So what happened? Here’s a couple half-assed theories. Also, for my own enlightenment, I’ve compiled Squidoo sitewide traffic graphs for the past five years to see how our autumn traffic normally fluctuates. Bad news: there IS no “normal.”

P.S. Credit Where Due: Thanks to Victoriuh for pointing out some of the SEO industry analysis posts that I cite below.


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How to Post a Recipe Lens on iPad

…Mostly so I can remember what the heck I did later.

So there’s this recipe I kept meaning to write up. I can’t lug the desktop computer down to the kitchen, and I’ve basically switched over to doing work on the iPad.

Turns out writing up the recipe was as fast as cooking it, so I could do both at the same time.

Needed apps: Pages (there’s also a desktop version of this which may have the same template). Something to transfer files over to one’s desktop computer (like Dropbox) or to the web (like FTP Client Pro).

  1. In Pages, I chose New and the Recipe template.
  2. I filled in and erased the text.
  3. I snapped an iPad camera photo and plugged it into the image placeholder by clicking on it and choosing Camera Roll.
  4. When done, I chose Share and Print. Then…
  • Open in Another App
  • Choose PDF
  • Choose App: FTP Client Pro
  • Upload
  • Rename to something without spaces in it.

At this point I had the PDF uploaded to my website’s server. That’s the “Printable Recipe” link on the lens.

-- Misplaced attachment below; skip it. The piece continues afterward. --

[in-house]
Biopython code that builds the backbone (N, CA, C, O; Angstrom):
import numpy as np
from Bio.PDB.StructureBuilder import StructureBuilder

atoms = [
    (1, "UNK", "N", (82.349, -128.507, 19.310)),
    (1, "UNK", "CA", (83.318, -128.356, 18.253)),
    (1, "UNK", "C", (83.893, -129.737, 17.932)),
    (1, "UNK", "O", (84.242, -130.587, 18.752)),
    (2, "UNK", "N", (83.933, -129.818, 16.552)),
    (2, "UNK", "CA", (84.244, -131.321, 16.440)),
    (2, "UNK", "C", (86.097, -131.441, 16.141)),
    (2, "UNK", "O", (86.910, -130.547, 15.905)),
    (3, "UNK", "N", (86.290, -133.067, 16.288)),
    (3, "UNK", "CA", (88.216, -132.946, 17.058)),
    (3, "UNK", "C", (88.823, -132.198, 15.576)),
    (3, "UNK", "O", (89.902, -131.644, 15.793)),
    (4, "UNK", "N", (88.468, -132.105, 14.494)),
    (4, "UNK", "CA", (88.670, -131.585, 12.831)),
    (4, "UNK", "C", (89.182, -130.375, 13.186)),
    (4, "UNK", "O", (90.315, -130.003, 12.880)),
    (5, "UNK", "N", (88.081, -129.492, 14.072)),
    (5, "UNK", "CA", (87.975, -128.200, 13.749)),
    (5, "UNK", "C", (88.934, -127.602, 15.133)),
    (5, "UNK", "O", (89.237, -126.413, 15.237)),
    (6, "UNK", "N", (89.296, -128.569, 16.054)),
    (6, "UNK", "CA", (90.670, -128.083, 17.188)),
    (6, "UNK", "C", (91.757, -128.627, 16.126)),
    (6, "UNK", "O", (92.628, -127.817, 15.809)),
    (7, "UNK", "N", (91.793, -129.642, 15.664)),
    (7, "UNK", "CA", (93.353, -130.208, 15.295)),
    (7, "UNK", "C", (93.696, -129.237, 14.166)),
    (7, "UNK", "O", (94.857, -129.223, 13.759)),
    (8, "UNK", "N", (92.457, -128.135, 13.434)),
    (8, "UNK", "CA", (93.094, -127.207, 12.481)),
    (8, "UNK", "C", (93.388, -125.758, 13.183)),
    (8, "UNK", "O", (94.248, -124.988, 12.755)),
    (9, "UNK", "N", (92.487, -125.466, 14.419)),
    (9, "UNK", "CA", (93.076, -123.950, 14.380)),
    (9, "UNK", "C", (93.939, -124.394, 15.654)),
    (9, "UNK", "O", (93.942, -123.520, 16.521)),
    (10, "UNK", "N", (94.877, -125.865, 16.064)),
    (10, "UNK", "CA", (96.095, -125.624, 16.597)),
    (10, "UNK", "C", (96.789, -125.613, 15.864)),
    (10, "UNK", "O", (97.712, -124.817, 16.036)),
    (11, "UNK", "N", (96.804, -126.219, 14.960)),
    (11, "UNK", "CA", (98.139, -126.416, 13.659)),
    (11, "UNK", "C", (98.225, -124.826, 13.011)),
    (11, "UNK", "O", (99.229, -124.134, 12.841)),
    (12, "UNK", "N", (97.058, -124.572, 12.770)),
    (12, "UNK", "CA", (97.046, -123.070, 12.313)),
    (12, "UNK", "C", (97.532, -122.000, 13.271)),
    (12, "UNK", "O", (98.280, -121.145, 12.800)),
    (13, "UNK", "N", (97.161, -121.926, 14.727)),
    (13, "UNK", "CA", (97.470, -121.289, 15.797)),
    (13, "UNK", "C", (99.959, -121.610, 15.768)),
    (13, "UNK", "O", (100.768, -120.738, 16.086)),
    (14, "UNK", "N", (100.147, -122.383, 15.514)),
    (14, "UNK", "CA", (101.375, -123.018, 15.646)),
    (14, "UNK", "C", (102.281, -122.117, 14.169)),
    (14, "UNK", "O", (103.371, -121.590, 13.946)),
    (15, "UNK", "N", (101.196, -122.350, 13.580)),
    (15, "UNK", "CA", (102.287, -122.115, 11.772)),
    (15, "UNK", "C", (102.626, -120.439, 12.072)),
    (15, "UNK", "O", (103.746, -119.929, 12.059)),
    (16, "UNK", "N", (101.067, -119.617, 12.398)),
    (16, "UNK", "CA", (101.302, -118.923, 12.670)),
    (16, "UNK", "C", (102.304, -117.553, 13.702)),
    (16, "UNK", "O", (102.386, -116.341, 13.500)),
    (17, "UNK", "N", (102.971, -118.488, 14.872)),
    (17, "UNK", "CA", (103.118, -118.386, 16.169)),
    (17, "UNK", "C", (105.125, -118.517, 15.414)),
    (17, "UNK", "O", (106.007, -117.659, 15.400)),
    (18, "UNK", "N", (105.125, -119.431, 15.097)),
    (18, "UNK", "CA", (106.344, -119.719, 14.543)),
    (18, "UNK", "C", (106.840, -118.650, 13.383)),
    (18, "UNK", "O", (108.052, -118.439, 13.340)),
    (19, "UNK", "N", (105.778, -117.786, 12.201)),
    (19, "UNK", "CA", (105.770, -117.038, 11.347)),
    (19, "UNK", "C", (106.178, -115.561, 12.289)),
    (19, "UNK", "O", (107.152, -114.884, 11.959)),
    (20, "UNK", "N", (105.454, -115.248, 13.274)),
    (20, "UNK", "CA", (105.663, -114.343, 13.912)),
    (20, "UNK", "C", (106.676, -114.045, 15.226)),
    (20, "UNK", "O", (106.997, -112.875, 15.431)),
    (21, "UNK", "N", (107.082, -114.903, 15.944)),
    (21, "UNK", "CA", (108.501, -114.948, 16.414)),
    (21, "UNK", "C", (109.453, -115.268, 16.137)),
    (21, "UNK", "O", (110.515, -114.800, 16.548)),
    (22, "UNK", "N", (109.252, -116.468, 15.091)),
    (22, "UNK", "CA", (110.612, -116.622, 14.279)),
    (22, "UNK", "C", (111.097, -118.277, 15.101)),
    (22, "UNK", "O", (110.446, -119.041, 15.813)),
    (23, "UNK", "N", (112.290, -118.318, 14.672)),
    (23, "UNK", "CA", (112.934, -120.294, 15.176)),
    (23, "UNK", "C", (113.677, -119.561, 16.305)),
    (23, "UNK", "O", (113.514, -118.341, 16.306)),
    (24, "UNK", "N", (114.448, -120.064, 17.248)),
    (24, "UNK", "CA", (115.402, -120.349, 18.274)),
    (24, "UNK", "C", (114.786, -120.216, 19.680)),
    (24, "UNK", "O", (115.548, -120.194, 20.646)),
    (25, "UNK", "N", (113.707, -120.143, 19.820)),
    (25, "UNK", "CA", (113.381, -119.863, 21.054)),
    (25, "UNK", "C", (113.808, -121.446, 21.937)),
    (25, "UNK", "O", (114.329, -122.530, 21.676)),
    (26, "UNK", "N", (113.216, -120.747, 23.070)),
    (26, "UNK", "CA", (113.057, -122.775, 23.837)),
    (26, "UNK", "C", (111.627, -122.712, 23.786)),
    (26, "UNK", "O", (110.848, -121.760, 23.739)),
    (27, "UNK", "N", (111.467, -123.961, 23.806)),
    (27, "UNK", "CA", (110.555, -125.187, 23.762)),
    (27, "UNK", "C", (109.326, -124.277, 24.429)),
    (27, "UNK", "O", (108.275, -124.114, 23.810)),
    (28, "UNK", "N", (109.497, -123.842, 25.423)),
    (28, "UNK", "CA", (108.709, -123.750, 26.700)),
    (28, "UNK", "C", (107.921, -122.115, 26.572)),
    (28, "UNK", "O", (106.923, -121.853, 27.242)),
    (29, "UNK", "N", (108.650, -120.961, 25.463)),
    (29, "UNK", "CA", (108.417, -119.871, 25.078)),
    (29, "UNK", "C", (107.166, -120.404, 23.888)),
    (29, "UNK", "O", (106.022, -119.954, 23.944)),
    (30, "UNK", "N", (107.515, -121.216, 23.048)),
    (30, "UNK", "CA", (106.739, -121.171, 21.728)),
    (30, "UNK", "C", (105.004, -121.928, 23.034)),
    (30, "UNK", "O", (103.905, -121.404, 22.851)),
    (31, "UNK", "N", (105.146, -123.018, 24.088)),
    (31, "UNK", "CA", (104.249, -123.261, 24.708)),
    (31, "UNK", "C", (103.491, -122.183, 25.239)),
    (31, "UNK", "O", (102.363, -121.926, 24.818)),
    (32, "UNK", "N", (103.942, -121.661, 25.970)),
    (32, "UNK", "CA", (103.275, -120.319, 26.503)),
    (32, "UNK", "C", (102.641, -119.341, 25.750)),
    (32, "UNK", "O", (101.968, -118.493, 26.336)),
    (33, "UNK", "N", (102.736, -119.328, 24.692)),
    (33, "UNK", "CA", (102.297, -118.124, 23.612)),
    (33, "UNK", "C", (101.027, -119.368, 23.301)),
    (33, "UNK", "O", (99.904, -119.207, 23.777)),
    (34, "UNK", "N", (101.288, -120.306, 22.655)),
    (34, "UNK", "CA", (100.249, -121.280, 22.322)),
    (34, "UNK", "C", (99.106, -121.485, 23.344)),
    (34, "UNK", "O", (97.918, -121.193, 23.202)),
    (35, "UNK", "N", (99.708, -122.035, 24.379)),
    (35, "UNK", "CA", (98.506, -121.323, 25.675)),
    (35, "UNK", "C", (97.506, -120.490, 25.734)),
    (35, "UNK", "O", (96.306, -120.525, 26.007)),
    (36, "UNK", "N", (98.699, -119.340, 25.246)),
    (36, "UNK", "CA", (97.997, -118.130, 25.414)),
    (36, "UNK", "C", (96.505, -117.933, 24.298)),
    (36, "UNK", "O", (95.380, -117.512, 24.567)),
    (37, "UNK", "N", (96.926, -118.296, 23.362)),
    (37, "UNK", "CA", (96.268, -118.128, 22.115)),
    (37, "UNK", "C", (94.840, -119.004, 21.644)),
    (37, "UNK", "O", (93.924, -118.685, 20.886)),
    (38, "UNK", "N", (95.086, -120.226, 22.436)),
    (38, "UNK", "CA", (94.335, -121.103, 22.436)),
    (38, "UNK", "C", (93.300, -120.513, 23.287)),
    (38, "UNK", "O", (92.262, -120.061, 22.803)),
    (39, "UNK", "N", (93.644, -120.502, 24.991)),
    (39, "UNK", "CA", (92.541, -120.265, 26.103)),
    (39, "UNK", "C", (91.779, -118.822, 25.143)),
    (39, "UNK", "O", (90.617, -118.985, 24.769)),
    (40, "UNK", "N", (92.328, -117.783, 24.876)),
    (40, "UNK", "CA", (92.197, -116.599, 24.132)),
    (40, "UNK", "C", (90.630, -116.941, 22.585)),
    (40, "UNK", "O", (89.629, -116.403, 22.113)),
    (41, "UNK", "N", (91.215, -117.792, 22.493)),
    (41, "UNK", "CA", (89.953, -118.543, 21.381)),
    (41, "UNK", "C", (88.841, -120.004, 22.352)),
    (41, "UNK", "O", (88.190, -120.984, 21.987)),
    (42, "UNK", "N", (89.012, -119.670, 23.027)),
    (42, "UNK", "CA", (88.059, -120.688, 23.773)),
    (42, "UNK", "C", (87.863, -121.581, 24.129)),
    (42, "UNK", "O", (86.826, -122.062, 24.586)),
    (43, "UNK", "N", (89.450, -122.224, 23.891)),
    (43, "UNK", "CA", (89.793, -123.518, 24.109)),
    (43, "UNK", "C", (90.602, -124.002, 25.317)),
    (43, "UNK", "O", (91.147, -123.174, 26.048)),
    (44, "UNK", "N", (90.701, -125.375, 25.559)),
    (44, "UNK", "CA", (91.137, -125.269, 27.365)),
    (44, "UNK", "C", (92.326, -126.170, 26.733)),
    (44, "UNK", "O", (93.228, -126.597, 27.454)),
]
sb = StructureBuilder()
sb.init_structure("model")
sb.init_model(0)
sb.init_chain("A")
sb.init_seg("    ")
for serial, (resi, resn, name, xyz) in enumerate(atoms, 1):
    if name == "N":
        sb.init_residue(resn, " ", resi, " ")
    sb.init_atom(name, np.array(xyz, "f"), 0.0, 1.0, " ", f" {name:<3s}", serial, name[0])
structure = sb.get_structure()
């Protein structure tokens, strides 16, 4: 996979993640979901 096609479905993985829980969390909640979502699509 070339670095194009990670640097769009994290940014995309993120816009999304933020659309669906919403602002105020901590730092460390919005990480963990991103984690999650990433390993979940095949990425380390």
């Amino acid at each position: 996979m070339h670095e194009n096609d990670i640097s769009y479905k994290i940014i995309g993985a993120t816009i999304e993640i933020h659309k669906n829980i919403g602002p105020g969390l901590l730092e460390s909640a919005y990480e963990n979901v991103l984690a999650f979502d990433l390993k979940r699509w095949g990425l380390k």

Alternatively, at the “Choose Another App” stage I could’ve chosen Dropbox and uploaded the file to my Dropbox. It then would’ve been accessible in the cloud via any of my computers with Dropbox installed. From there I could’ve uploaded it to my web server like any other file. But FTP Client Pro saves a step.

I then wrote nearly all the lens on the iPad, copying the instructions from my Pages file to the Recipe module. (I used a Big Arrow Link to point to the PDF version uploaded to my server for the printable version because it looks better than Squidoo’s printable. Also, clickouts.)

Unfortunately, for the lens photo, there’s still no way to upload a graphic on iPad: you have to go to a traditional computer and upload the photo there. (I just sent a suggestion to SquidHQ to work on this.)

Everything else is incredibly easy to do on iPad.

Google Panda 20 Loves Squidoo, Hates Hubpages?

I’m having a little trouble separating out Squidoo’s Happy Traffic Season from impacts by the latest Google Panda update (rolled out on September 27 and the following 3 days), but I think this may be indicative of a Panda blessing on top of the usual seasonal traffic patterns:

Squidoo: “W00t, thanks for sending us more traffic for the holiday shopping season!”
Hubpages: “Why so mean, Google, WHY?”

(Note that it is normal for traffic to rise mid-week and tail off on Friday-Saturday-Sunday; it’s a web-wide pattern.)